Hi Geoff,

    Yes, I am sure you are part of a highly skilled and motivated acoustics department. It is really an improvement – compared to old B&O days – that “someone near the window” is visible to explain the world and brand the technology behind – and not only focusing on design. I am enjoyed.


  4. Dear Geoff, I recently discovered your blog. Very enlightening. Thankful that you share your knowledge so genereously!

    I have a question about the development of the Beolab 50s and 90s. Why have you put so much amplifier power in them? Is it needed? Does it improve sound quality or dynamics on moderate volumes as well, or is it mainly to allow them to play very loud if needed? I’m asking from the perspective of someone who still dabbles in speakers without built-in amplification, and I’ve been having an argument with myself as to the merits of using over-powered amplifiers.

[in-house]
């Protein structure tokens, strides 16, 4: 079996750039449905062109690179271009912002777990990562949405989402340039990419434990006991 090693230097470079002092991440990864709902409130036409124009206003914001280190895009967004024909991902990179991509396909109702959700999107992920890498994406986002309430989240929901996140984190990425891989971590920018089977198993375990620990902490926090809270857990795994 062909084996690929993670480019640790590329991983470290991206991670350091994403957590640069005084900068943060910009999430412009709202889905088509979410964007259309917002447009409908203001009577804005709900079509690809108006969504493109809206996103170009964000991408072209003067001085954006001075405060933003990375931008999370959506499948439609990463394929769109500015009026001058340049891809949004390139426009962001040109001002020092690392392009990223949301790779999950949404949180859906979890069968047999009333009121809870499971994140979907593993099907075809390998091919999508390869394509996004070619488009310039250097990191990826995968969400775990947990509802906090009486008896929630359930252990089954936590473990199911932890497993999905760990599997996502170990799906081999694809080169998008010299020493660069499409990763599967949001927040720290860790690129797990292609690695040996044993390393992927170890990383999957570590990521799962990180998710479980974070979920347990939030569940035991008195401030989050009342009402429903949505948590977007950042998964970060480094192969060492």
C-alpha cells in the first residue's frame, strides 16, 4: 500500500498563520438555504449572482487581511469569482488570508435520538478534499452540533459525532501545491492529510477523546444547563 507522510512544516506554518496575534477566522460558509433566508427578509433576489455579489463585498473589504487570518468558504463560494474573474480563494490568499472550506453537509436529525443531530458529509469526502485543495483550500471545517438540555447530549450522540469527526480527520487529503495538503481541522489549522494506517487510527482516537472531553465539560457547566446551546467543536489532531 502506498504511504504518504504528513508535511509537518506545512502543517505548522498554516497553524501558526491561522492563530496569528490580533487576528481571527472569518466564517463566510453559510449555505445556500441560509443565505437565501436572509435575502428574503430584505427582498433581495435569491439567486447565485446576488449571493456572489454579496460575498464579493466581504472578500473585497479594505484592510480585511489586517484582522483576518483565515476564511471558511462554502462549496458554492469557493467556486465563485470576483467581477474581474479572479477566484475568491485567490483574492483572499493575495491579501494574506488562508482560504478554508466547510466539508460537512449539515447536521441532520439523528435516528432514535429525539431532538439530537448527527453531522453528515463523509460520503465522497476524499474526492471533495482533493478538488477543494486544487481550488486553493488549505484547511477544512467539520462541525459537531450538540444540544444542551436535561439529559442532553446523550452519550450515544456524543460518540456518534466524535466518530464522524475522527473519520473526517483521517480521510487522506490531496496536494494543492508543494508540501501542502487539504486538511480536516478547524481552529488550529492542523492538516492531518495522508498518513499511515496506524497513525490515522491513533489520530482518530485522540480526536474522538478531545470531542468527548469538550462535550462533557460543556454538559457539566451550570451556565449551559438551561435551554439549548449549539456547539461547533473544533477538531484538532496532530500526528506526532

5. Hi Olav,

    I’m not sure that I can answer your question completely, but I’ll try to come close…

    The easiest way to view this issue is to work backwards. We start with a target maximum SPL from our loudspeaker. This is not as simple as it sounds, since this has to take the issue of time into account. This is because the maximum amount of sound pressure that a loudspeaker can deliver is not only dependent on its instantaneous maximum excursion (which may be linked to an acceptable amount of distortion) but other factors such as the product’s ability to pull heat away from the voice coil. However, to keep things simple, let’s assume a one-dimensional case where we want to push and pull the driver to its excursion limit (however that might be defined…).

    We can calculate and/or measure the amount of voltage that is required to move the driver to this desired excursion. So, basically speaking, the amplifier applies the voltage that we want, and the impedance of the driver dictates the current that is demanded from the amp as a result. As long as the amplifier (and power supply) can deliver the necessary current at the voltage we’re applying, then we’re happy.